A few weeks ago, I was at Alexander Boedijn‘s MSc thesis presentation. For the past year, Alexander has been looking at energy flows within Amsterdam and how they can be used in urban rooftop horticulture.
After the presentation, a classmate and I discussed the topic of energy in indoor agriculture. One of the most noticeable challenges of indoor agriculture is its energy usage. Vertical farms under artificial lighting are the worst offenders. Even accounting for the difference in distance travelled, a head of lettuce produced in a vertical farm needs far more energy than its field-grown counterpart. Many companies present vertical farming as sustainable, yet the problem of energy demand is swept under the carpet. If we are to go ahead with vertical farming as a sustainable form of agriculture, this is something which will have to be addressed.
At the International Conference for Youth in Agriculture, Professor Josse De Baerdemaeker’s presentation highlighted that we are simply using energy – no matter the source – to produce biomass. How can we make this more efficient? Of course, ‘more efficient lighting and HVAC’ is the first thing that comes to mind. Also, we can make manufacturing and maintenance more sustainable. These are important parts of the solution. But what else is there? Here are three ideas I’ve recently come across.
Supply-based energy usage
Alexander Boedijn’s research involved identifying buildings where a rooftop greenhouse could be built. He also looked at energy flows within the urban environment, such as heat from hospitals, offices, and data centres. His research looked at the feasibility of such a setup.
The rooftop greenhouses in Alexander’s project would get their energy in a fundamentally different way compared to most current greenhouses. Rather being demand-based, the energy usage of these greenhouses is supply-based. They use whatever is available anyway. Energy is pushed, rather than pulled, from the environment to the greenhouse.
Mitigating the second law of thermodynamics
The second law of thermodynamics states that energy cannot be created or destroyed, only converted from one form to another. When I was at the AVF’s Brussels Workshop, I met a knowledgeable gentleman, Dave Lucas. He explained how growing different types of biomass can help mitigate the second law of thermodynamics, an idea of Jacque Fresco’s.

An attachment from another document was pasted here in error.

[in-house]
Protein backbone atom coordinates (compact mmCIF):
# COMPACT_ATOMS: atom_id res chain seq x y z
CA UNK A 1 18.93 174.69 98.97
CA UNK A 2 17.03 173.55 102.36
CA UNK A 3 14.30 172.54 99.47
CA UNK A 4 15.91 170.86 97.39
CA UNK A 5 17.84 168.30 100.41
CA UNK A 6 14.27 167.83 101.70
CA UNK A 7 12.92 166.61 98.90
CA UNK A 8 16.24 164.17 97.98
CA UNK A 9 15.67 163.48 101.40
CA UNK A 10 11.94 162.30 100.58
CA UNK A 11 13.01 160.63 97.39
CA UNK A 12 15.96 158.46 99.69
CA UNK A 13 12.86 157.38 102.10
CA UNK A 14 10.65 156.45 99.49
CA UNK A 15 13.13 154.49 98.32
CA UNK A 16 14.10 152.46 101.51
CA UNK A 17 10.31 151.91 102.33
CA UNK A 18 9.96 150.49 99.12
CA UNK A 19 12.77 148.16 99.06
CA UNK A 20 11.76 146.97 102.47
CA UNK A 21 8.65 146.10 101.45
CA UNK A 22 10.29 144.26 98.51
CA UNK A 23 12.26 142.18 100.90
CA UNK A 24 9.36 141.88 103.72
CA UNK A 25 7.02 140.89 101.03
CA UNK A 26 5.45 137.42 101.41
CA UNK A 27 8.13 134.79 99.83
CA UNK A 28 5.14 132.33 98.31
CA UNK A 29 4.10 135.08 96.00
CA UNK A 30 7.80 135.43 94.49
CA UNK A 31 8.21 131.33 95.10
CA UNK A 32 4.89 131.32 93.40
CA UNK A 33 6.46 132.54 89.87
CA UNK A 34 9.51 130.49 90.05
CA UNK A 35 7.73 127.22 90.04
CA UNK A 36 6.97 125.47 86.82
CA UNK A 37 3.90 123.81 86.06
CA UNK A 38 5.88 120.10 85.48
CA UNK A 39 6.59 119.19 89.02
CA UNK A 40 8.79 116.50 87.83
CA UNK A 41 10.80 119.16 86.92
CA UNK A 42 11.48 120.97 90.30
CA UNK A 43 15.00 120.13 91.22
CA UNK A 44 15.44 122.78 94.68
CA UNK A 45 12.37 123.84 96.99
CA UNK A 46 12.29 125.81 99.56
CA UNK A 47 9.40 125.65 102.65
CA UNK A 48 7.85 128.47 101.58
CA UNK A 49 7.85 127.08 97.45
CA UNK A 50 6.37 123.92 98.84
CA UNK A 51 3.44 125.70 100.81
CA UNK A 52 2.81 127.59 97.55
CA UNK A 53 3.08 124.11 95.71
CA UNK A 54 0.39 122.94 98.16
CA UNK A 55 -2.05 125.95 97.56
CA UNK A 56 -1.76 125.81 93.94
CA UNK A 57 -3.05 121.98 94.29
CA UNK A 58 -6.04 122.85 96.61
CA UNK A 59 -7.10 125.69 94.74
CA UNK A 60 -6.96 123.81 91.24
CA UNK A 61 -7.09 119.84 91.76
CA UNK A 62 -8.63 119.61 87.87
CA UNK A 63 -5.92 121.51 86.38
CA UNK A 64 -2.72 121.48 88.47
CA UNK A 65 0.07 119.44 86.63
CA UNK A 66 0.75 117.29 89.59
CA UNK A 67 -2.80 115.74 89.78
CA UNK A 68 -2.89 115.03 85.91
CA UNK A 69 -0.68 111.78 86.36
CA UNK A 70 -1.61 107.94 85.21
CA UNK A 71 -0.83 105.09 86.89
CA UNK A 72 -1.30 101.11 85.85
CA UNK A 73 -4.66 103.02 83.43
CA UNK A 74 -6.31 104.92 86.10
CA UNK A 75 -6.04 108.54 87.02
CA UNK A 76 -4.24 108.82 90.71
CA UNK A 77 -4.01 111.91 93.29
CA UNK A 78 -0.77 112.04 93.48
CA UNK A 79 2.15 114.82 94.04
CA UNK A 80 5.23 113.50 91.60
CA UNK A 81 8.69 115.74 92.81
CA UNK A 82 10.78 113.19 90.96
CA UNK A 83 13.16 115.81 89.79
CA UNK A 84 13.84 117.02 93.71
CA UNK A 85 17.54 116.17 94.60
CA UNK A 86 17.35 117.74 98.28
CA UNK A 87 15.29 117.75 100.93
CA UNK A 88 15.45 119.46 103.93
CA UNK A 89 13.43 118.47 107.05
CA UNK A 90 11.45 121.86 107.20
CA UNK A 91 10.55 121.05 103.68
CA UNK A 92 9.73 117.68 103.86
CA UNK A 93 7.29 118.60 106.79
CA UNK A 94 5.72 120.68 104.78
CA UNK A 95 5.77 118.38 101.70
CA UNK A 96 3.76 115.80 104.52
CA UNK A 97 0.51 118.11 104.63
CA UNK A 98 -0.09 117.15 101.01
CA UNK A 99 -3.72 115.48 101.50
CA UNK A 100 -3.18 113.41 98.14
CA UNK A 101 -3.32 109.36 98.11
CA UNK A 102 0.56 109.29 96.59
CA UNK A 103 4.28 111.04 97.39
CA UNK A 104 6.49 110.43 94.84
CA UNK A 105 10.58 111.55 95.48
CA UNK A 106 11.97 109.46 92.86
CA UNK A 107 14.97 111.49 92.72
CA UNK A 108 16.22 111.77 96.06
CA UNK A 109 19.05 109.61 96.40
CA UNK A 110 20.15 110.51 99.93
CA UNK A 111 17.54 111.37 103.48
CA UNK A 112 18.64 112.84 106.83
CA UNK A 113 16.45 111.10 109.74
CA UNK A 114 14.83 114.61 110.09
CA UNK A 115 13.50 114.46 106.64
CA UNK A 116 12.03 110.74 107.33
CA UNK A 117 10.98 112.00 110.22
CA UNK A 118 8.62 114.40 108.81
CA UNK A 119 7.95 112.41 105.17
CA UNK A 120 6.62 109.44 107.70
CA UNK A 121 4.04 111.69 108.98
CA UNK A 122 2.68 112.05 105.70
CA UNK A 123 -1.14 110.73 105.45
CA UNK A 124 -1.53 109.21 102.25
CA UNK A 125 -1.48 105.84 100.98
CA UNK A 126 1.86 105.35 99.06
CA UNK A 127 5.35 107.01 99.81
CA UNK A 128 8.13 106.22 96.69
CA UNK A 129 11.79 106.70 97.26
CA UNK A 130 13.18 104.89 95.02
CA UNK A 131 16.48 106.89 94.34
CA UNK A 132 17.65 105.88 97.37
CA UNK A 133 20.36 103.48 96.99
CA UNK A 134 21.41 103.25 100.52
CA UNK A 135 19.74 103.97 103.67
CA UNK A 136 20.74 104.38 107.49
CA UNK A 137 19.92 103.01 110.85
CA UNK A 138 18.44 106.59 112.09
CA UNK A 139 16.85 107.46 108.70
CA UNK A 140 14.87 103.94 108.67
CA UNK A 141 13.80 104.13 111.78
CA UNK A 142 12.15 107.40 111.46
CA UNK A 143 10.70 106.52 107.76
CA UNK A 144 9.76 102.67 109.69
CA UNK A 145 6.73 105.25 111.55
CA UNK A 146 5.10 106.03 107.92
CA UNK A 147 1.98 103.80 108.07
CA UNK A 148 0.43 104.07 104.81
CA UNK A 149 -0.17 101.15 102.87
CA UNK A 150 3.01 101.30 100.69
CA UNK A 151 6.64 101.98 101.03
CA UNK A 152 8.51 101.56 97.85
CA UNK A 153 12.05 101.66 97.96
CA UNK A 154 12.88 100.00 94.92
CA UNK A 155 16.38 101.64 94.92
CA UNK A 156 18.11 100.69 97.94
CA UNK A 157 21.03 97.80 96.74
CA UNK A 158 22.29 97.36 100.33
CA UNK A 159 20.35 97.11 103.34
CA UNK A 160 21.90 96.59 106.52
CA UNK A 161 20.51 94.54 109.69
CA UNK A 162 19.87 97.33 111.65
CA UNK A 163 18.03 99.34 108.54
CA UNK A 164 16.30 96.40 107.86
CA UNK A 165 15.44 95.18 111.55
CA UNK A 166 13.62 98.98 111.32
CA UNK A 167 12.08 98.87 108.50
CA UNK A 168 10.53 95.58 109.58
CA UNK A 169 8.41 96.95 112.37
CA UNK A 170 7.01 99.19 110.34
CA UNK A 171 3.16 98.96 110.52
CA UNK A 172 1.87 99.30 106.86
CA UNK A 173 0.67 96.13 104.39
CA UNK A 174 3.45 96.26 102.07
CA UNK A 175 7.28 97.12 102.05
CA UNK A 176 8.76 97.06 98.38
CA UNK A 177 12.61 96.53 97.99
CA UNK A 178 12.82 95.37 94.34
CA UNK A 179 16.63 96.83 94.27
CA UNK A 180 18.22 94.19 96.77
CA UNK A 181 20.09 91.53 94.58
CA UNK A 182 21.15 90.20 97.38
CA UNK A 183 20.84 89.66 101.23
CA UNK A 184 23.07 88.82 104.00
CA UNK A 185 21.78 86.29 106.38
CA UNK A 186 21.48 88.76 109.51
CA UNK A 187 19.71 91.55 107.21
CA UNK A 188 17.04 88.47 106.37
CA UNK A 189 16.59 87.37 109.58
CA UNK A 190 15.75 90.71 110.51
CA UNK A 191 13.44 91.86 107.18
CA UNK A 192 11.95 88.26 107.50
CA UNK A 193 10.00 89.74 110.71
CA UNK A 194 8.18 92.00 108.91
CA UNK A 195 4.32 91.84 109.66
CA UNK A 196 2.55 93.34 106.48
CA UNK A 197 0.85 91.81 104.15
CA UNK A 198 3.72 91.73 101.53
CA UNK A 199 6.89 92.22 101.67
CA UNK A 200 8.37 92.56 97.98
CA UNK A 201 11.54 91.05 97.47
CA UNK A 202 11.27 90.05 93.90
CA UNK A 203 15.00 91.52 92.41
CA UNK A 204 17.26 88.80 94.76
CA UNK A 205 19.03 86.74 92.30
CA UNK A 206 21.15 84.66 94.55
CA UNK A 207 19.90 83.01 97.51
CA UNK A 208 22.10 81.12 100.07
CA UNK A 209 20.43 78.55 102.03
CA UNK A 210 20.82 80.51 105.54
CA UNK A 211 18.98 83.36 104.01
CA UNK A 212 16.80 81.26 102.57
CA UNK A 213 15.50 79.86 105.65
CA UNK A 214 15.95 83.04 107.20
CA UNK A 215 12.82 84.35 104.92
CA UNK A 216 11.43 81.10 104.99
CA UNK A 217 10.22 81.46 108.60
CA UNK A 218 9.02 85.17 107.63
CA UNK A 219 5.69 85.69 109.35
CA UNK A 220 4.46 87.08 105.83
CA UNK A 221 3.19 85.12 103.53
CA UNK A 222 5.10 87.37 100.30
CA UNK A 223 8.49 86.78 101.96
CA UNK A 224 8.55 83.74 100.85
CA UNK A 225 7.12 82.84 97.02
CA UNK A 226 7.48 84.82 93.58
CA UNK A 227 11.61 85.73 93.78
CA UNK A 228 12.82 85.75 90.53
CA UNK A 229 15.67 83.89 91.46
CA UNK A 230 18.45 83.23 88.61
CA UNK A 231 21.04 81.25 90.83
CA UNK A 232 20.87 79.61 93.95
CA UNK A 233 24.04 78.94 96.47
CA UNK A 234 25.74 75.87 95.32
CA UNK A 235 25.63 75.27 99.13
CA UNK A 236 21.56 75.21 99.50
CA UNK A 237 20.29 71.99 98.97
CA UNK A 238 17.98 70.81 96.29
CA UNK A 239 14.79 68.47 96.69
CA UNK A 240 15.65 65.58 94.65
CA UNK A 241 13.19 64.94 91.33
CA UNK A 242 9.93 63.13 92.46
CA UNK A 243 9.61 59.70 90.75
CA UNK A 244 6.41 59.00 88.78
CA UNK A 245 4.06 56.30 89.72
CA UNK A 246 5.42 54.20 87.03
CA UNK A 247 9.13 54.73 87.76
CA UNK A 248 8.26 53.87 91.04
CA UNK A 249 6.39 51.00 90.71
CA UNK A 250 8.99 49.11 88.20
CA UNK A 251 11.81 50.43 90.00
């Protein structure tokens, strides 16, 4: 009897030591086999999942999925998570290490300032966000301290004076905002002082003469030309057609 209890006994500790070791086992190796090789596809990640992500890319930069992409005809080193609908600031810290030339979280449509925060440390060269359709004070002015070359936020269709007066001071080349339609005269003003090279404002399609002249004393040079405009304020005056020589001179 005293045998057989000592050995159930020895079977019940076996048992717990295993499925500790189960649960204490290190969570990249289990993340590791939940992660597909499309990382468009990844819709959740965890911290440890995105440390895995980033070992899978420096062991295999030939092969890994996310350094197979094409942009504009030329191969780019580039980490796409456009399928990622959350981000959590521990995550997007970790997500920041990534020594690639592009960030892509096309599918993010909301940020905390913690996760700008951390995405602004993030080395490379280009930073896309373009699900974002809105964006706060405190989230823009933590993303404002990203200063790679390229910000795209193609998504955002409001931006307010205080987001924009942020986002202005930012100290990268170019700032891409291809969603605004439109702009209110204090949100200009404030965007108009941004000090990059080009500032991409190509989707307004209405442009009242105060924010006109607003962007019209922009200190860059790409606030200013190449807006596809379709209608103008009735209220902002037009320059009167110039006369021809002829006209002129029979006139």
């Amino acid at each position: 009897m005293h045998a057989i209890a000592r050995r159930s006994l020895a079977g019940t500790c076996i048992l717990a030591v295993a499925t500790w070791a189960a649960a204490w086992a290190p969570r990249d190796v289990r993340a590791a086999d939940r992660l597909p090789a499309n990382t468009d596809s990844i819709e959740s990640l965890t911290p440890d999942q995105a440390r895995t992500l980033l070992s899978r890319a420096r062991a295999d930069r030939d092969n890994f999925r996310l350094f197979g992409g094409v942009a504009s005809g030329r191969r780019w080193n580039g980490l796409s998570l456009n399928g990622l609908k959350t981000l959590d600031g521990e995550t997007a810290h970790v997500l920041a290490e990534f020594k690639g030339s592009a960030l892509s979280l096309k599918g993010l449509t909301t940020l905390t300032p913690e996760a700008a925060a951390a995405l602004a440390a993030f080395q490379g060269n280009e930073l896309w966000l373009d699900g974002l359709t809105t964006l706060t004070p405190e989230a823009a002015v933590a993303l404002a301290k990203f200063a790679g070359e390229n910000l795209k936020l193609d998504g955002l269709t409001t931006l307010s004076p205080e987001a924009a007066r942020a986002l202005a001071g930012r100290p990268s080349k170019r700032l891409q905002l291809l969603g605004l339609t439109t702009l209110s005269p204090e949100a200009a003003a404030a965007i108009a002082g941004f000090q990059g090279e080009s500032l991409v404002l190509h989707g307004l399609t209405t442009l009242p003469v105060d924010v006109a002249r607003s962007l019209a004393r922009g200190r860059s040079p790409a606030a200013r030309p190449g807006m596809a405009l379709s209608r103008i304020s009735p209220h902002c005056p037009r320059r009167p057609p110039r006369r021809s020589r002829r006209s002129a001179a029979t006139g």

In every form of production – plants, fish, mushrooms, insects, and so on – there are waste products. These waste products contain energy. By throwing them away, or putting them on a compost heap, a lot of this energy gets released back into the environment as heat. This is the last thing we want. All that energy could be used more productively.
Ligninocellulose from tomato plants could be used to grow mushrooms. Chicken manure can be fed to worms and black soldier flies. Everything is food, waste products contain energy, and life can upcycle them. Energy losses cascade down. This, again, is already being practiced by The Plant in Chicago, a vertical farm mentioned in my previous post.
Flattening energy demand
The Plant has an ingenious way to control energy demand. Because artificially-lit vertical farms are independent of the lighting conditions outdoors, plants can be grown throughout the year. Not only that, but also during any time of the day. A vertical farm could be run during hours when energy demand on the grid is at its lowest.
The real genius behind The Plant’s lighting energy demand lies in the use of multiple timezones. By having more than one growing room, the lights can be on at different times. There are always lights on somewhere in the system, but not all lights are simultaneously on. The advantage of this is that The Plant no longer has a single peak of energy demand during the day. Using multiple timezones flattens energy demand. This is ideal, since The Plant aims to generate its own electricity. The average power requirement stays the same, but the maximum power of the generator can be halved.
These three ideas are connected in many ways. For example, Alexander Boedijn’s use of urban heat sources also mitigates the second law of thermodynamics, using energy before it leaks into the environment.